Freud's Oral, Anal and Phillic Stages, with Fixations at the Oral and Anal Stage.

In: Philosophy and Psychology

Submitted By neal4utt
Words 1804
Pages 8
Sigmund Freud’s Psychoanalytic theory posits that developmental change happens because internal drives and emotions influence behaviour. Freud argued that personality develops through a series of stages in which the energies are focused on certain erogenous areas (Kilborne, 2008). This psychosexual energy or libido is described as the driving force behind behaviour. On this basis, Freud developed his theory of Psychosexual development. In the development of his theories, Freud's main concern was with sexual desire, defined in terms of formative drives, instincts and appetites that result in the formation of an adult personality (Nolen-Hoeksema et al., 2003). He also argued that personality has three parts. The Id is the part of the personality that is entirely unconscious and compromises a person’s basic sexual and aggressive impulses and it contains the libido and stimulates a person to gain pleasure immediately. Next, the Ego is the thinking element of the personality, located in the conscience, preconscious and unconscious mind. Lastly, the Superego is the part of personality that is the moral judge. The Ego is responsible for keeping the three components of personality in equilibrium. Freud’s patients had memories of sexual feelings which he saw as important to personality development. Based on his patients’ childhood memories, Freud proposed a series of psychosexual stages. The psychosexual stages of personality development through which humans move in a static order determined by maturation are: oral stage, anal stage, phallic stage, latency and, and the genital stage. (Newman & Newman, 2011)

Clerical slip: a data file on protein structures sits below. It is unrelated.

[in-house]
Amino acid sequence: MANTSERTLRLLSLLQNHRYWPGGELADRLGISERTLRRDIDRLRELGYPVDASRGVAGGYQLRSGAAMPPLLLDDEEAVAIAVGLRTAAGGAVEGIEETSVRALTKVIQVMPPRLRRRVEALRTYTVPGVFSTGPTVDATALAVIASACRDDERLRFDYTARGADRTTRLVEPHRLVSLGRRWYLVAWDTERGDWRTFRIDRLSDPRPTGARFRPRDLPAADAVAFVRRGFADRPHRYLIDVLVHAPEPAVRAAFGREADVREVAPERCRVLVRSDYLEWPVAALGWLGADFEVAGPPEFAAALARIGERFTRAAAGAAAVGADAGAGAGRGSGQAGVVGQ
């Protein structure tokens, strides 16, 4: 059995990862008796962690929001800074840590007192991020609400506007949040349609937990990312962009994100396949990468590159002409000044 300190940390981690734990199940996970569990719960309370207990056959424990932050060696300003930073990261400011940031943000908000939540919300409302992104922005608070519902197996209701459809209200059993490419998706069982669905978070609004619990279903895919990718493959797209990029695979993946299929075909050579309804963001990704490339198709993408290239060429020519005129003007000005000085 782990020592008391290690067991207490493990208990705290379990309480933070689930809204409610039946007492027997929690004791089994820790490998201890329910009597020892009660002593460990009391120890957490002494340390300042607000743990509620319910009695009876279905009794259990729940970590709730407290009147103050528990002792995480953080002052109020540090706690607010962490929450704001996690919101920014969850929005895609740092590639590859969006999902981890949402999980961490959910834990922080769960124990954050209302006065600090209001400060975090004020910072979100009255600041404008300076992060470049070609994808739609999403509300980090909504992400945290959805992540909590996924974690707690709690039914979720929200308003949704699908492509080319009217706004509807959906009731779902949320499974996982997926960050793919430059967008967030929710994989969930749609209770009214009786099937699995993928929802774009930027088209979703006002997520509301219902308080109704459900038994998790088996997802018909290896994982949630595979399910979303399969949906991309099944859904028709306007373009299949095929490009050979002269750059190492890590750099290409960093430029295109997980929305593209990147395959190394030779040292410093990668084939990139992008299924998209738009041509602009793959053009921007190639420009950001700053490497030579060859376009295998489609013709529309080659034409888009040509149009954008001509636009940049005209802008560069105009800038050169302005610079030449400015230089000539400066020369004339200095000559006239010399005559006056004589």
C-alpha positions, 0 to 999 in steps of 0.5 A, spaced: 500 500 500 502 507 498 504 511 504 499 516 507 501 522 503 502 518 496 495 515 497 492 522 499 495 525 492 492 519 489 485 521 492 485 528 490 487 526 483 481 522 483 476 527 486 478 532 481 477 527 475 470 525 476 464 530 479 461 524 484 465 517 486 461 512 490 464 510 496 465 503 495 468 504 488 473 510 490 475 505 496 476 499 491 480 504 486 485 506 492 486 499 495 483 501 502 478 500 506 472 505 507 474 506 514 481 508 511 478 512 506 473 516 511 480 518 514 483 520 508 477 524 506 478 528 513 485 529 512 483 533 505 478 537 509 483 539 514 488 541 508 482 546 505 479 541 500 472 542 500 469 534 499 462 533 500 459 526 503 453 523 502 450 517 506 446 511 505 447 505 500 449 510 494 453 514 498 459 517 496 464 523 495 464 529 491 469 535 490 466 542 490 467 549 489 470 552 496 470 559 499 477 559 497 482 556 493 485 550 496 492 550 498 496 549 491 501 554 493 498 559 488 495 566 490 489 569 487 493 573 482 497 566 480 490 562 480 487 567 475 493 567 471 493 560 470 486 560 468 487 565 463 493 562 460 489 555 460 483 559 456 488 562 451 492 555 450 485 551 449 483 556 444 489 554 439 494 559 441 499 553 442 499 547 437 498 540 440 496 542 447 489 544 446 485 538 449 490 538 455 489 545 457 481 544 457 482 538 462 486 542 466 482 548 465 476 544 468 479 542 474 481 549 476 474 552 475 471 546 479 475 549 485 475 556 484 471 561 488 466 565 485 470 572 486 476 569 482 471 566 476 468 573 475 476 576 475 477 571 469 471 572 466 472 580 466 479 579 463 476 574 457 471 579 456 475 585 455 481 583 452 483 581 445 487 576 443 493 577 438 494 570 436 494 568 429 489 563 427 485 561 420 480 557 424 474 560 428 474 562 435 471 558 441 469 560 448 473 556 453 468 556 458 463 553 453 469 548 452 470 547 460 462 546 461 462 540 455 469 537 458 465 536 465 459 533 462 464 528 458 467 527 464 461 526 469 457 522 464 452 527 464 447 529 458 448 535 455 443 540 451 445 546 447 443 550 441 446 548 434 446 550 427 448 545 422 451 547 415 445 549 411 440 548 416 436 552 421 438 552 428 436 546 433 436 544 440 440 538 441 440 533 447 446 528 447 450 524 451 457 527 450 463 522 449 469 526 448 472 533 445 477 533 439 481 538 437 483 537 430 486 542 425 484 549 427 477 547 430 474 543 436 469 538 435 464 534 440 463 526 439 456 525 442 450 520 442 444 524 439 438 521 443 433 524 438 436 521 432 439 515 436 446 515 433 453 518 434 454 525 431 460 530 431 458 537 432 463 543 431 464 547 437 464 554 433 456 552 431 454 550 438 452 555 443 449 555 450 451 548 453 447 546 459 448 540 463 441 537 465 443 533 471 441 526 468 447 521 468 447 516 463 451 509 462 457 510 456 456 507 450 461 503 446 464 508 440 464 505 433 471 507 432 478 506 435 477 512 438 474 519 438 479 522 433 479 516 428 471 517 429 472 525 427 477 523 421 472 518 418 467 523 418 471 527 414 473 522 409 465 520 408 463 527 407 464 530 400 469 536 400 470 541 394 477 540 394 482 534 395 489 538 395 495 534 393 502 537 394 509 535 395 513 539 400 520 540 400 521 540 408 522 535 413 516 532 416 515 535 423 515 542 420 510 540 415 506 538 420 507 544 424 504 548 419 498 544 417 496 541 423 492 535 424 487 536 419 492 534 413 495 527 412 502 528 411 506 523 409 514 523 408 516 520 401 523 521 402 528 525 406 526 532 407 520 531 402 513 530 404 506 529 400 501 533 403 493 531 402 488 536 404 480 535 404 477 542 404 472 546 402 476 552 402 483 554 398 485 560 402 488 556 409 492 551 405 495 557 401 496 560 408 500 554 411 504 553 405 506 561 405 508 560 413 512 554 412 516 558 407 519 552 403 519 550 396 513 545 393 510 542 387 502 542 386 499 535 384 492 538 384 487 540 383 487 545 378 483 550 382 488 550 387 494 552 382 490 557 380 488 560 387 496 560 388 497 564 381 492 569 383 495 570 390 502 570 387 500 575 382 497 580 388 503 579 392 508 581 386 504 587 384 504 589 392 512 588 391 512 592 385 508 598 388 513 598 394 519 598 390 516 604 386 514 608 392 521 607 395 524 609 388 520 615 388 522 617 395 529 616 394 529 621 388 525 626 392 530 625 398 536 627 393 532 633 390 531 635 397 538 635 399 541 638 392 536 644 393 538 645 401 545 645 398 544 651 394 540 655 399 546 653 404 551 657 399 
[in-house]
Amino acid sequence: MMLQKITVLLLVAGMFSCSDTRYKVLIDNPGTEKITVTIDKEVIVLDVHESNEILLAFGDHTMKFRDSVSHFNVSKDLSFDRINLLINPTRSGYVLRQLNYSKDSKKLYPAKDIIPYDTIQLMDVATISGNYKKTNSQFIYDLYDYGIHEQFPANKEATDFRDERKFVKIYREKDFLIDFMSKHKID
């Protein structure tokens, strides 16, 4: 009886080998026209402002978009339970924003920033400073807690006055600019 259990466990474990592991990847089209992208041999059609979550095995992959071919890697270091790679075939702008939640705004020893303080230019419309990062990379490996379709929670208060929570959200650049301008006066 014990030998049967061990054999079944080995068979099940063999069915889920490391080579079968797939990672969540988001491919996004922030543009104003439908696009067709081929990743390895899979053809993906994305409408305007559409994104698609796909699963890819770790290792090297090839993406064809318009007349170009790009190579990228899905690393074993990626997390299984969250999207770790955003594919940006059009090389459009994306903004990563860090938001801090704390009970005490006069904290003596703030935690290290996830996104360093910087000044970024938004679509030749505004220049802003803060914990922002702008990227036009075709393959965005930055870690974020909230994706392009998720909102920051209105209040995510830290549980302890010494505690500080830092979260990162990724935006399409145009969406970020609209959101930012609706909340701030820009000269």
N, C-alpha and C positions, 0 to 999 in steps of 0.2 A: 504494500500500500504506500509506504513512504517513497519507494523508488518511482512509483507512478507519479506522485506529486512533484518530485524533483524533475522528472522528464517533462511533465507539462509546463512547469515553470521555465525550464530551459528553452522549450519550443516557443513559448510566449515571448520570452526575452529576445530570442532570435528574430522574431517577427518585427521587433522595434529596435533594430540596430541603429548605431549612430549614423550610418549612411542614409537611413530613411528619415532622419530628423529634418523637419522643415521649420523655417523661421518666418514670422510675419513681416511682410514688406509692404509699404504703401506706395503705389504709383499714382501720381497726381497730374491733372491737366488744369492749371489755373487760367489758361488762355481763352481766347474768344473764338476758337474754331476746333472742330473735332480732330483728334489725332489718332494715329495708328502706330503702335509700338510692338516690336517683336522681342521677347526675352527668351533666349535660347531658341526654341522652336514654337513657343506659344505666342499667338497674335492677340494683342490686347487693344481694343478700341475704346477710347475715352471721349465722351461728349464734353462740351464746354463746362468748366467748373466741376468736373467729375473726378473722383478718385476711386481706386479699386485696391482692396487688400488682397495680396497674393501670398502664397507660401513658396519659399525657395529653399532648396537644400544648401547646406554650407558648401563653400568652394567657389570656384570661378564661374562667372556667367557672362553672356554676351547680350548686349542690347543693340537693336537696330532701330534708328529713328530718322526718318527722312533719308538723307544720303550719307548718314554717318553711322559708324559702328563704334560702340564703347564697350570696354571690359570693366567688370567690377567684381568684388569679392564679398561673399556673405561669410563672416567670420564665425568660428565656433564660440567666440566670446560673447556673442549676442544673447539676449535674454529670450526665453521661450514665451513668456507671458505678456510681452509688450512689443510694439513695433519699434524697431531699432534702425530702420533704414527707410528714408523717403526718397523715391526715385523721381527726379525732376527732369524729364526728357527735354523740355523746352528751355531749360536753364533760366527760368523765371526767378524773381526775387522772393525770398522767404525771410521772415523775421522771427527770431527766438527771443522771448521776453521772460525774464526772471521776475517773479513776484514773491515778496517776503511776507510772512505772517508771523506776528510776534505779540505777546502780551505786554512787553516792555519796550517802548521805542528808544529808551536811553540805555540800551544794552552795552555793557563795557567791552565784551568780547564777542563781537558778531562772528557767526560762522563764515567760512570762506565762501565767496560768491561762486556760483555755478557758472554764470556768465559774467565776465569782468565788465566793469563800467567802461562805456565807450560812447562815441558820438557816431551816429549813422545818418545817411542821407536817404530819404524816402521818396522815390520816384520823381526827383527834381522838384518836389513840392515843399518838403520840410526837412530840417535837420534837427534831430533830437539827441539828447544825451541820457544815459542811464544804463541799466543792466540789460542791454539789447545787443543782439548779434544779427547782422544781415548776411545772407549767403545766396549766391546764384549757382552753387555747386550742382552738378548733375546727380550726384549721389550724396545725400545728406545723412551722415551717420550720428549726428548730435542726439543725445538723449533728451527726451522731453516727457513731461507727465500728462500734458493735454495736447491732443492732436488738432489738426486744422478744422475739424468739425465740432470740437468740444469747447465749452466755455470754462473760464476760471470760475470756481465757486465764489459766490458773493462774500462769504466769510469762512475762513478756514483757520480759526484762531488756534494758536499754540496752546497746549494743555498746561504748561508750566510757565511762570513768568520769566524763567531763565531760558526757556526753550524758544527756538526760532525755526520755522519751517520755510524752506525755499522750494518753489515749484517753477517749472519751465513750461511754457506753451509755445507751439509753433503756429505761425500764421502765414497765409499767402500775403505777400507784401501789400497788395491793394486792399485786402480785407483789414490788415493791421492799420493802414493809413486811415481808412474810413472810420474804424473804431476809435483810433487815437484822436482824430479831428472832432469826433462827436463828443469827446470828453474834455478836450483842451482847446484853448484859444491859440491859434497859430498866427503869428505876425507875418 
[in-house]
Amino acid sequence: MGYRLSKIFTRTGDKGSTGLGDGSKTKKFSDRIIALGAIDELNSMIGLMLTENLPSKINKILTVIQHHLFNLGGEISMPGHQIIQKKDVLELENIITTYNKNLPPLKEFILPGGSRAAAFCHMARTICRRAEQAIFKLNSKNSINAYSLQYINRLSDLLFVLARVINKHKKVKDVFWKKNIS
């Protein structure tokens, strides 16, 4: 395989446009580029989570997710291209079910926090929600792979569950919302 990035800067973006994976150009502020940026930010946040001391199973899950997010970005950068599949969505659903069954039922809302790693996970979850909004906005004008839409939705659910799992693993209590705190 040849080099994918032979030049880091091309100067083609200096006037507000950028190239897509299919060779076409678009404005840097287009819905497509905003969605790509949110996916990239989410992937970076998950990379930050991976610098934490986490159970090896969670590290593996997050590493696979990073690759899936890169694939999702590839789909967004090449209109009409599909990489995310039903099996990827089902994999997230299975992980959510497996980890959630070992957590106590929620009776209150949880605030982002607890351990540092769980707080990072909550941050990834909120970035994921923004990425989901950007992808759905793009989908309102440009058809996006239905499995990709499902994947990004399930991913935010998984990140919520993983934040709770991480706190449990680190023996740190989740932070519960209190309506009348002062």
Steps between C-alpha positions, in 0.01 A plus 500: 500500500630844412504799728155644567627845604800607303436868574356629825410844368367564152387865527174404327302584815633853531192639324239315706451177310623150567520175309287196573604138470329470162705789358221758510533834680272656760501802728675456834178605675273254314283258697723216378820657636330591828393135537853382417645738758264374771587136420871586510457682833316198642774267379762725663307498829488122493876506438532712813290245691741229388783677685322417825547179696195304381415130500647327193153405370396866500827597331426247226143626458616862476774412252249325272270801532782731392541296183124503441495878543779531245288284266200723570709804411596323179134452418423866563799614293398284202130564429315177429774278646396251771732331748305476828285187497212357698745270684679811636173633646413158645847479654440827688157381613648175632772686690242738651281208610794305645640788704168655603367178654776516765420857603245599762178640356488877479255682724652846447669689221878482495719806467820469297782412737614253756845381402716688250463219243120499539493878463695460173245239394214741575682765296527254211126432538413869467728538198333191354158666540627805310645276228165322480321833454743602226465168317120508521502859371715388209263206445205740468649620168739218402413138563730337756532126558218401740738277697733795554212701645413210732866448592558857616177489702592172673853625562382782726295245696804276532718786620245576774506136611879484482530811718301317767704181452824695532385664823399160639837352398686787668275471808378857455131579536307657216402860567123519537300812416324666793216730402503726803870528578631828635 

The first stage of psychosexual development is the Oral Stage and it occurs during the first year of life. The infant's mouth is the only focus of libidinal gratification derived from the pleasure of feeding from their mother's breast. The infant also gains…...

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